This post was originally published on the Creative Commons blog by Kelsey Wiens.
Open Policy is when governments, institutions, and non-profits enact policies and legislation that makes content, knowledge, or data they produce or fund available under a permissive license to allow reuse, revision, remix, retention, and redistribution. This promotes innovation, access, and equity in areas of education, data, software, heritage, cultural content, science, and academia.
For several years, Creative Commons has been tracking the spread of open policies around the world. And now, with the new Global Open Policy Report (PDF) by the Open Policy Network, we’re able to provide a systematic overview of open policy development.
The first-of-its-kind report gives an overview of open policies in 38 countries, across four sectors: education, science, data and heritage. The report includes an Open Policy Index and regional impact and local case studies from Africa, the Middle East, Asia, Australia, Latin America, Europe, and North America. The index measures open policy strength on two scales: policy strength and scope, and level of policy implementation. The index was developed by researchers from CommonSphere, a partner organization of CC Japan.
The Open Policy Index scores were used to classify countries as either Leading, Mid-Way, or Delayed in open policy development. The ten countries with the highest scores are Argentina, Bolivia, Chile, France, Kyrgyzstan, New Zealand, Poland, South Korea, Tanzania, and Uruguay.
The Index scores show that open data policies are the most common, while the rarest open policies are in the heritage sector. Our data also shows a clear correlation between the scope of policy and the level of its implementation. “The Open Policy Index is the first measurement tool that aims at cross-sector comparison of policies, at global scale. The 2016 edition is a prototype which we will be developing further in coming years. We would like to double the number of indexed countries to cover all those in which Creative Commons is active,” says CC Poland’s Alek Tarkowski, one of the leaders of the project.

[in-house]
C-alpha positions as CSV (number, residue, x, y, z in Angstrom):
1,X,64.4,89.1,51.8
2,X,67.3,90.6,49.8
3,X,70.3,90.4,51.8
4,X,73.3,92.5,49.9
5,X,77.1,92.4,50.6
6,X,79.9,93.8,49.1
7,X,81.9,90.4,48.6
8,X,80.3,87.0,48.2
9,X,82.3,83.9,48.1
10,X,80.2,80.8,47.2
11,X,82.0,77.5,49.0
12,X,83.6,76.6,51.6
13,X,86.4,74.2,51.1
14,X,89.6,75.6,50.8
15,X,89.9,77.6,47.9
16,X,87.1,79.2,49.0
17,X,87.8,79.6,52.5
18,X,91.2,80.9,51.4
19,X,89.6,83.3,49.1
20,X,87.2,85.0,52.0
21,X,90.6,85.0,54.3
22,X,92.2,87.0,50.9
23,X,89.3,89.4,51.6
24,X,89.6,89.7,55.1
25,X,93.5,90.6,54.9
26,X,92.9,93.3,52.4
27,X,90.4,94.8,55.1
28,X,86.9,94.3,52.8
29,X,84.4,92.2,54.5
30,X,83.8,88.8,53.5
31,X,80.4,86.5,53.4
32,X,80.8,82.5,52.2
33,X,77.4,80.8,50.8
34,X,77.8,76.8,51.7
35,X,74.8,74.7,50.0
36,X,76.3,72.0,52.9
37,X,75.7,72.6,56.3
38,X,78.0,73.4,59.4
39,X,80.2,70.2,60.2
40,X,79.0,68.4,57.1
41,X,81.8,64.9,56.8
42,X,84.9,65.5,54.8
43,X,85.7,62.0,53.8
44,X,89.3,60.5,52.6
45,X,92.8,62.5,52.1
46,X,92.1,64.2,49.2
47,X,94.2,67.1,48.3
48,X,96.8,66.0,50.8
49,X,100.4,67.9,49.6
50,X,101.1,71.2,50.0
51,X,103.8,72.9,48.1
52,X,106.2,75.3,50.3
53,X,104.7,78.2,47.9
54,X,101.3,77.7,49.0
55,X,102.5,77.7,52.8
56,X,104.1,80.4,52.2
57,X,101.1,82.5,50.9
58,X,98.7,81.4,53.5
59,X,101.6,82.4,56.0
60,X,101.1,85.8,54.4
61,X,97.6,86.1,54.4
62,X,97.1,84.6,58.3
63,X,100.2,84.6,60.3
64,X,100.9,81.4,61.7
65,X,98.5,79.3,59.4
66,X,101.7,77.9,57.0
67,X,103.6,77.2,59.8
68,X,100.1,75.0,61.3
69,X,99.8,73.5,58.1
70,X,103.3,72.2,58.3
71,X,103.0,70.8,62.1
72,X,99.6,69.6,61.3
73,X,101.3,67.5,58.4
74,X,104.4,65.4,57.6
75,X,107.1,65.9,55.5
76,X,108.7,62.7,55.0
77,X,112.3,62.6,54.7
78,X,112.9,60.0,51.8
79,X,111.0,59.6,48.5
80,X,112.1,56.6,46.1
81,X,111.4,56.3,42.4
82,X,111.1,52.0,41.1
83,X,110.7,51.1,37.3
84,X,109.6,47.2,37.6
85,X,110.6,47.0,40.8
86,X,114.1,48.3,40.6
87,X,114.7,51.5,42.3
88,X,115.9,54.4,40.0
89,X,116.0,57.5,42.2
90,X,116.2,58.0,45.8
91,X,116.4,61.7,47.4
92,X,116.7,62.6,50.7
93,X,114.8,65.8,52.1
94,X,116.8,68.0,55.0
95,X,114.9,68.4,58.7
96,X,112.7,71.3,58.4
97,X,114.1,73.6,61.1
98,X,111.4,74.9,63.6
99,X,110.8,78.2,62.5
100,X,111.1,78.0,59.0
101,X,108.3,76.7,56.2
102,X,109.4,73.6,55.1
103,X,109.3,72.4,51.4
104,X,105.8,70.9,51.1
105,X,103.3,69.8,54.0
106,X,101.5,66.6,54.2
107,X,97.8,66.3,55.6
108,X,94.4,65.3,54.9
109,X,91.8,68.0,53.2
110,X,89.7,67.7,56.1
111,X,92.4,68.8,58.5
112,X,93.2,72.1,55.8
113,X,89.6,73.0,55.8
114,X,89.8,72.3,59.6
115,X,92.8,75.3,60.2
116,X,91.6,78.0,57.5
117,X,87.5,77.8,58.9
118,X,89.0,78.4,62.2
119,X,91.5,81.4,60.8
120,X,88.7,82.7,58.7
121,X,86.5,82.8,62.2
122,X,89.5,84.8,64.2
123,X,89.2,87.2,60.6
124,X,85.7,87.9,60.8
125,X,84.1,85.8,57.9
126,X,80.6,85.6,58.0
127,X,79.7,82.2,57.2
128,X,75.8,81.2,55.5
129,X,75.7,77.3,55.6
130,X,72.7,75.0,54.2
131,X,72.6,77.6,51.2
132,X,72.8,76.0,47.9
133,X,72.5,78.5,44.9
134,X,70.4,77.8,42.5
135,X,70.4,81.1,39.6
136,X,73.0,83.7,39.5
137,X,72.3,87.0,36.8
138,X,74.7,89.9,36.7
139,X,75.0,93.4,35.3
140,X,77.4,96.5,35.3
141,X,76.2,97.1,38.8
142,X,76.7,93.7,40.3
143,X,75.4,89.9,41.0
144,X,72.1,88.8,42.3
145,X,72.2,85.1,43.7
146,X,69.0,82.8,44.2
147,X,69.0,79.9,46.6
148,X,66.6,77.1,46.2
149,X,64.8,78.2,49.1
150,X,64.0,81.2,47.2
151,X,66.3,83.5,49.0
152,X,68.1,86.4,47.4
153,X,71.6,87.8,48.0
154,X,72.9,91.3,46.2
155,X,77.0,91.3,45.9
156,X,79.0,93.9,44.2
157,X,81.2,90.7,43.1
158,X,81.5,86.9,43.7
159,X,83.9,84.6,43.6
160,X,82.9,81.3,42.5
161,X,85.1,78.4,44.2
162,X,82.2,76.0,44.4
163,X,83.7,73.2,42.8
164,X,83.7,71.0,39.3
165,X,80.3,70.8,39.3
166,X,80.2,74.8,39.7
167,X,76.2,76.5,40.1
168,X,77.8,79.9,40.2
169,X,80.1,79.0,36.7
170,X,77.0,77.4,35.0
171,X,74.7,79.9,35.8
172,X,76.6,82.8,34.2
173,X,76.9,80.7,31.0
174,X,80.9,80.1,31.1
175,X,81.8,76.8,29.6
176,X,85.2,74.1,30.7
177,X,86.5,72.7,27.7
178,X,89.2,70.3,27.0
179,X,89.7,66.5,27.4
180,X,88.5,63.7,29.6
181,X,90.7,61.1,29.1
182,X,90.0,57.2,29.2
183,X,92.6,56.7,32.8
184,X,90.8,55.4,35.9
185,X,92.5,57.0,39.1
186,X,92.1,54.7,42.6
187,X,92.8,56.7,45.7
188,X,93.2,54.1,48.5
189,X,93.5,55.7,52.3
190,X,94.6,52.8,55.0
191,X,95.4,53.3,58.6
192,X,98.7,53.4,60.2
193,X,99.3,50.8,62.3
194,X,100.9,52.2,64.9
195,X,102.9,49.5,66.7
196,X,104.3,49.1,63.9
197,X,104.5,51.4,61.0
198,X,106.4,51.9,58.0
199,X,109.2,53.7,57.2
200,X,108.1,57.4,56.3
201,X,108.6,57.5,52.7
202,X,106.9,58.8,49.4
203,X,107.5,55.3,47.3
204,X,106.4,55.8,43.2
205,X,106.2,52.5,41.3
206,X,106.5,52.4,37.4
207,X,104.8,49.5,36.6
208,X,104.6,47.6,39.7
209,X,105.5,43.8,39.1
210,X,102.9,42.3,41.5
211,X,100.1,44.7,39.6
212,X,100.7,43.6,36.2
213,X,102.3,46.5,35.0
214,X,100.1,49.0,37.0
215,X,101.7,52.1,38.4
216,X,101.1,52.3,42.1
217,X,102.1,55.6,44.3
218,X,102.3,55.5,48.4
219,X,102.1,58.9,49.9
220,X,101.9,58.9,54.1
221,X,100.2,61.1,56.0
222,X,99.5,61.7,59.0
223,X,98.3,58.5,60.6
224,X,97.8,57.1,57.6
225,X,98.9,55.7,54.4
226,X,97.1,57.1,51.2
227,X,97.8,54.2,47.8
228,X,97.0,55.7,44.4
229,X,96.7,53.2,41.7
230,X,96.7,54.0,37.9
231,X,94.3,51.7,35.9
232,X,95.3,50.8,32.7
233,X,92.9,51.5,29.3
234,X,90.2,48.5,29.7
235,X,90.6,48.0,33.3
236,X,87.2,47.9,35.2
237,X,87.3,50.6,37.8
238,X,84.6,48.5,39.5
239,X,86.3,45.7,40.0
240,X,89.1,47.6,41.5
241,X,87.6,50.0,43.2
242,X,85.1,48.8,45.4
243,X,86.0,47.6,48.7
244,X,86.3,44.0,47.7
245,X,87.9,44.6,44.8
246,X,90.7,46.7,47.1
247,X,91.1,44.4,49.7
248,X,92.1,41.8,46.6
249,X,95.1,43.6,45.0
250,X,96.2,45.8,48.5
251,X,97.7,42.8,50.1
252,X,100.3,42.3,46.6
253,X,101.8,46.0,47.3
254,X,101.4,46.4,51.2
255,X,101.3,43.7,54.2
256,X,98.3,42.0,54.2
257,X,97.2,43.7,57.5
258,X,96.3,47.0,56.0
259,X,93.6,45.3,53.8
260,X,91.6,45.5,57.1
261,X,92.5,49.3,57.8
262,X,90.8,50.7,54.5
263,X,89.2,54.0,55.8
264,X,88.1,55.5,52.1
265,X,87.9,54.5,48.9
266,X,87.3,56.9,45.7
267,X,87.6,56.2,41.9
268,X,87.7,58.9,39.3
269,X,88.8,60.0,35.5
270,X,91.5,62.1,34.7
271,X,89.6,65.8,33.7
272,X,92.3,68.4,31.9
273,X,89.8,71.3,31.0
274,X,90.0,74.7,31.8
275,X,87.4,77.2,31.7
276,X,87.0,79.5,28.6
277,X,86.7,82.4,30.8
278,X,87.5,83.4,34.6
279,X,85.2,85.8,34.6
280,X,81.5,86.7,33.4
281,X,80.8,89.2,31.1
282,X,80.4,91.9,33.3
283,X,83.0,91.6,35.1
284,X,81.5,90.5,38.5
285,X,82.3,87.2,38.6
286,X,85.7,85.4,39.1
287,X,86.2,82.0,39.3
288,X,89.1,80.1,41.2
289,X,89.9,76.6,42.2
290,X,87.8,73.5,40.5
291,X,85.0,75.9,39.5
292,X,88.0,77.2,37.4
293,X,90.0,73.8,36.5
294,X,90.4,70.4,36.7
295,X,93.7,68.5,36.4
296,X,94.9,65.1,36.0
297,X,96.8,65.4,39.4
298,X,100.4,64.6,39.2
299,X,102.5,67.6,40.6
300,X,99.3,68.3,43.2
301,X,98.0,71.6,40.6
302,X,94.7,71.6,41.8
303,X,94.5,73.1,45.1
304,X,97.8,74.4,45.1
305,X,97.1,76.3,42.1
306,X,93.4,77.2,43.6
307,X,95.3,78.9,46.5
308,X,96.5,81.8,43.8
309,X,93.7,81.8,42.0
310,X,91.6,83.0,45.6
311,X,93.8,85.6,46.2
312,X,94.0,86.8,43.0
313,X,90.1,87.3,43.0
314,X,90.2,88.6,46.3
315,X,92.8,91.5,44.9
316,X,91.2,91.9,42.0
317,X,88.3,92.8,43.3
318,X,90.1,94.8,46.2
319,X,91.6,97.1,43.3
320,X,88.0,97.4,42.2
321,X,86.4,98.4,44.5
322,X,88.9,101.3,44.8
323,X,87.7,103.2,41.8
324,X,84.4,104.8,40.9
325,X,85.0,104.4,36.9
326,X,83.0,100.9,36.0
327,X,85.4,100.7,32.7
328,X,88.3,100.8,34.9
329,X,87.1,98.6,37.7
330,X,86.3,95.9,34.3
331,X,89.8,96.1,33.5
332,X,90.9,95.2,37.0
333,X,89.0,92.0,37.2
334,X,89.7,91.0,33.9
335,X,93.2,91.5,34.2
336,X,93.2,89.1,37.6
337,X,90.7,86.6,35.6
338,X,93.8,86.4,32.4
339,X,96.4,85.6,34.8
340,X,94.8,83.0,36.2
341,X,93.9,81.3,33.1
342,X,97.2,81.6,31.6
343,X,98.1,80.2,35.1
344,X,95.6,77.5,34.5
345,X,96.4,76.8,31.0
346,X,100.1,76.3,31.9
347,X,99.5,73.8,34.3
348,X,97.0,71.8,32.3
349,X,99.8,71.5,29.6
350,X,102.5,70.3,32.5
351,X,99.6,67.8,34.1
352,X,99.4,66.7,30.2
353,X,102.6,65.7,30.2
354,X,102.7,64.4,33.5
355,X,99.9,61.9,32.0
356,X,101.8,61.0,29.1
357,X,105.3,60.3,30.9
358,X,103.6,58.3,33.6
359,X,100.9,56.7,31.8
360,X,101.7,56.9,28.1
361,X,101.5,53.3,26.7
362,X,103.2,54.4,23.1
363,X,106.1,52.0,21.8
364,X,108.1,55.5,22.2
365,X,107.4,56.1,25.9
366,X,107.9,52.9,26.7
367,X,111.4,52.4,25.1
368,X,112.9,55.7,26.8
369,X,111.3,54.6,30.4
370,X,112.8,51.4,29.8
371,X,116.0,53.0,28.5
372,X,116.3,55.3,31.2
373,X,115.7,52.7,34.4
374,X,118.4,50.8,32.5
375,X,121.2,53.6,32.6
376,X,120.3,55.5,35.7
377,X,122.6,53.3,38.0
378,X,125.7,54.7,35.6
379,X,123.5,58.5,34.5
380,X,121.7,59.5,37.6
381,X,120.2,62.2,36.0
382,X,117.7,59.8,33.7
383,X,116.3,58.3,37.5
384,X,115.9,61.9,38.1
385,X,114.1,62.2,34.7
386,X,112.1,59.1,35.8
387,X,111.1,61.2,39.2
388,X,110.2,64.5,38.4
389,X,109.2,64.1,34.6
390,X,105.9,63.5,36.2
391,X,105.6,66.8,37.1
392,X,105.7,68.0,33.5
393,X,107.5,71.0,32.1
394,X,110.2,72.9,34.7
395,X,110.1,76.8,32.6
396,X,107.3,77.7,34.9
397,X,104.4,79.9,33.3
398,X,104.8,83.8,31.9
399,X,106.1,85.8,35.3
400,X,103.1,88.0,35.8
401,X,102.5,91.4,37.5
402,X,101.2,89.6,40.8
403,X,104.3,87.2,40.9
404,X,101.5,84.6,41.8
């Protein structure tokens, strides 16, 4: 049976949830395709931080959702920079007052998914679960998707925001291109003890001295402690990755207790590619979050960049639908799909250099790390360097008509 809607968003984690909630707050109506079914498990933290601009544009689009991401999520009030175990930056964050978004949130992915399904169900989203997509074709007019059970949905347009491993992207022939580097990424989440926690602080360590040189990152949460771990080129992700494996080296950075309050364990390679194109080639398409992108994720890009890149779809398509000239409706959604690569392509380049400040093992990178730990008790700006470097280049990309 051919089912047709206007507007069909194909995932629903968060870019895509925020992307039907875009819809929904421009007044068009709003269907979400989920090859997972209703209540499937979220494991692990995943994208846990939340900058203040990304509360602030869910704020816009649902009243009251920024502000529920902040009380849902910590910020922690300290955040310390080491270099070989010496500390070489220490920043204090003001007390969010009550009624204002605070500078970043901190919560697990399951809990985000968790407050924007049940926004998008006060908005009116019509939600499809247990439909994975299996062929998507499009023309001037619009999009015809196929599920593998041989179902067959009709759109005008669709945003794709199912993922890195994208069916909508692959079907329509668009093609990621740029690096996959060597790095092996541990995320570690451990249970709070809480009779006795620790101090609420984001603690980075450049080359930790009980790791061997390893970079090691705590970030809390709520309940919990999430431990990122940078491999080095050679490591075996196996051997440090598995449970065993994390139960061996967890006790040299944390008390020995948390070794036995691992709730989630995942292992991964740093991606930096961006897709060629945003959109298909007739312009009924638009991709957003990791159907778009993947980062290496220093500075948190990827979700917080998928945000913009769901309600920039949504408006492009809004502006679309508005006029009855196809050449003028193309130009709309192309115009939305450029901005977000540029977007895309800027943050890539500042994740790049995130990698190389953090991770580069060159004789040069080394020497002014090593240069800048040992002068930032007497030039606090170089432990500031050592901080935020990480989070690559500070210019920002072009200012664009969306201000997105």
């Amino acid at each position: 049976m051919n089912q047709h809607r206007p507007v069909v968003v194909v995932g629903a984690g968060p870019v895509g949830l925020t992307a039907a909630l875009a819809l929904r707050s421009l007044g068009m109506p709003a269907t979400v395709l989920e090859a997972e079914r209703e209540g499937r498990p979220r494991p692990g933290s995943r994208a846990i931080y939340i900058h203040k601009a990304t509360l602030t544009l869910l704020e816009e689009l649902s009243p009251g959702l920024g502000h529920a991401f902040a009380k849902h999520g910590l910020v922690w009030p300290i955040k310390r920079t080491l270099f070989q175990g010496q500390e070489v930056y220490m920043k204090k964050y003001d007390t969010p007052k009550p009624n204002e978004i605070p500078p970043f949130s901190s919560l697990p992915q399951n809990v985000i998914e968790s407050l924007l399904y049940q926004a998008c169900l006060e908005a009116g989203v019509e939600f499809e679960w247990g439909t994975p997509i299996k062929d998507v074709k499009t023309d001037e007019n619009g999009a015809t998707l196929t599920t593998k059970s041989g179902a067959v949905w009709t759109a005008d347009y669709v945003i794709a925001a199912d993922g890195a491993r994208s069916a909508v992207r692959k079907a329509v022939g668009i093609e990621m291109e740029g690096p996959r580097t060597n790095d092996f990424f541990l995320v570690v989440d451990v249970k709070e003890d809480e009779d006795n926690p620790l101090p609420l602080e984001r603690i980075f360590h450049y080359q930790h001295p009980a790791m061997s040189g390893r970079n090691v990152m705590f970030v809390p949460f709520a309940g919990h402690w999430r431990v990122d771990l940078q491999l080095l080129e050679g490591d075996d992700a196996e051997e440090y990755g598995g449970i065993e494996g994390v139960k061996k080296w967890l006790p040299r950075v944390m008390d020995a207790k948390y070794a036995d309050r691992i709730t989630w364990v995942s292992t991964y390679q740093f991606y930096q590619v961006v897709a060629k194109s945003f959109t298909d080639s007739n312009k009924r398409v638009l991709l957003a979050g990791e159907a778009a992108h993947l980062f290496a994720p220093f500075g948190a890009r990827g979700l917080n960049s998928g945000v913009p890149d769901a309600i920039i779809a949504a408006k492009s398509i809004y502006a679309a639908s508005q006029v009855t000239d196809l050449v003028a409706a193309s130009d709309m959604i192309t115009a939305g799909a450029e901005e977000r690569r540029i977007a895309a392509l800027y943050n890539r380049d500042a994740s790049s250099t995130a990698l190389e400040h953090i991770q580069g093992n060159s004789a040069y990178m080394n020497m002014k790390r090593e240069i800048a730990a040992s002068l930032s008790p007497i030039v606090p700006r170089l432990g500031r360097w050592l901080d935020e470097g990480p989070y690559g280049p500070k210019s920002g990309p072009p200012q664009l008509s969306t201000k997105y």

In his introduction, Creative Commons Public Policy Lead Timothy Vollmer calls us to action, saying that with open policies we have the opportunity, the infrastructure, and the ability to “improve educational opportunities and help solve some of the world’s toughest scientific challenges.”
This report documents global achievements from teams all over the world. Each section was written by experts in open policy in their region. Kelsey Wiens, Project Manager for the Global Open Policy Report, emphasizes the importance of communities and open policy: “We need to leverage effective open policies with vibrant, active communities to embrace, embed, and enhance policies in addition to written statements. Without communities like Creative Commons and OPN, policies are simply paper, not actions.”
Our partners in collaboration are:
Carolina Botero – Karisma Foundation (Colombia)
María Juliana Soto – Karisma Foundation (Colombia)
Laura Mora – Karisma Foundation (Colombia)
Tomohiro Nagashima – CommonSphere (Japan)
Tomoaki Watanabe – CommonSphere (Japan)
Alek Tarkowski – Centrum Cyfrowe (Poland)
Kelsey Wiens – Currently CC Canada, formerly CC South Africa (Canada)
Nicole Allen – SPARC (United States)
Delia Browne – Australia National Copyright Unit (Australia)
Baden M Appleyard – AusGOAL (Australia)
Jessica Smith – Australia National Copyright Unit (Australia)
Nancy Salem – Access to Knowledge for Development Center (Egypt)
Editor: Isla Haddow-Flood (South Africa)
Graphics: Atramento.pl (Poland)
Survey Partner: CommonSphere (Japan)
We would not have been successful without the participation and support of the Creative Commons Affiliate Network. We give thanks to all who participated in the survey, interviewed for the case studies or provided research support.
This project was a part of the Open Policy Network grants made possible by a generous donation from the Hewlett Foundation and the Open Policy Network supported by Creative Commons.